* The borderline mentally disabled Randy in ''Series/MyNameIsEarl'' seems to be really good at this, once befriending a bunch of business men, getting a job and earning a lot of money in less than a day with just the help of a second-hand suit.
* ''Series/TheMaryTylerMooreShow'': Ted Baxter used to pull this one off with regularity -- one instance in particular stands out.
-->'''Ted's son:''' Mother, I ''abhor'' you!\\
'''Ted:''' Now son, I'll have none of that language in this house!
* In the ''Series/ICarly'' episode ''iQ'' Carly tries to convince a very intelligent boy she wants to date that she's very knowledgable, via the internet, studying real hard and eventually cheat sheets just to bluff her way through a day.
* ''Series/{{Jessie}}'': Jessie does this in the episode "What A Steal" to impress a guy at the Intellengincia meeting she takes Ravi to.
* Foggy Dewhurst from ''Series/LastOfTheSummerWine'' had more or less convinced himself that he knew everything based on the simple fact that he was Foggy Dewhurst. On one occasion, he convinced himself that he had to know what a "Loxely Lozenge" was simply because he existed and must've heard it at some point and simply needed to bring it to the front of his mind. He thought it was a cough drop. Turns out it was a very rare automobile. He then stubbornly tried to convince the others he'd been speaking in code in case others had been listening in, and while they weren't fooled, he managed to fool himself.
* Donnie Steven in ''Series/EvenStevens'' is normally an airheaded DumbMuscle jock, but in one episode he decides to act smarter to impress people, and watches a video to this end that recommends [[SmartPeopleWearGlasses wearing nonprescription glasses]], shoehorning [[DelusionsOfEloquence stock "big words" that he doesn't understand]] into conversations and [[StrokeTheBeard stroking his chin a lot]] to make it look like he's thinking hard. Towards the end of the episode he meets a TV producer that Ren is trying very hard to impress and sees that she's wearing the same glasses as him and using the same techniques mentioned in the video (including using the same "big words" vocabulary list gratuitously). Donnie realizes that they are both playing the same "pretending to be smart" game and goes to warn Ren that the producer isn't as smart as she claims to be.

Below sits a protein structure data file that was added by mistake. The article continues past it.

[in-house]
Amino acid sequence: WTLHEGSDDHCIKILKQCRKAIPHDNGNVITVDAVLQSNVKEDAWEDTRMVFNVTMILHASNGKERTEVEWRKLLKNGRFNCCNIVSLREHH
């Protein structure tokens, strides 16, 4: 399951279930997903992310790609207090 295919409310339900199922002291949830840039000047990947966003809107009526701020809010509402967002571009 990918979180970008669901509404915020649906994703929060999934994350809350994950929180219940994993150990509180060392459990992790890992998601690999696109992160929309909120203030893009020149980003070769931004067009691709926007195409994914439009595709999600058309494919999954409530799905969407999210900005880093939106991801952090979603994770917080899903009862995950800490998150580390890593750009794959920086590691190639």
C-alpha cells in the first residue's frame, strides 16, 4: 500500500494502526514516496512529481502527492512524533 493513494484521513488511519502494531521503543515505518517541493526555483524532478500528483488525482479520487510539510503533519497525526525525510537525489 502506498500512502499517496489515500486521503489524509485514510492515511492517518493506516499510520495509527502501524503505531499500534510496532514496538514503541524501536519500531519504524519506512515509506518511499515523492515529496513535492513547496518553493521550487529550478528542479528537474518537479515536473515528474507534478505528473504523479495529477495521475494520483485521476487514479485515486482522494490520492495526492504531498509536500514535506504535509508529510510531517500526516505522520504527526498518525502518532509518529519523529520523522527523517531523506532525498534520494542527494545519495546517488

* In ''Series/BlackBooks,'' Bernard attracts a girl by pretending to be a jazz pianist. Since he had Manny playing the chords [[MakesJustAsMuchSenseInContext from inside the piano with spoons]], Fran gets back at him when she expands Bernard's lie to falsely out him as a genius:
-->'''Bernard''': What did you say to Kate? She thinks I'm UsefulNotes/TheRenaissance. She'll think I've lied! I have to go along with all this reclusive genius stuff -- ''she's going to be very upset when she finds out I'm a reclusive wanker.''
* ''Series/CoryInTheHouse'': Newt is forced to do this when he develops a crush on a new girl at school who is a childhood genius and starts to worry that she might not like him if he wasn't as smart as her.
* ''Series/TheOfficeUK'': In one episode, Brent is trying to impress the new intern with his knowledge, but the intern keeps referencing things he doesn't know anything about. Later, Brent will reappear and start spouting facts about the topic the intern had previously mentioned, having obviously just googled the topic. Each time, however, the intern will transition into another topic Brent doesn't know about.
* In the ''Series/ShakeItUp'' episode "Opposites Attracts It Up", [=CeCe=] starts dating a science nerd named James and forces Rocky to help her in {{Playing Cyrano}} to be more at his level. [=CeCe=] does this again in a later episode when she goes on a date with a blind guy who is also too smart for her and pretends to like whatever he likes.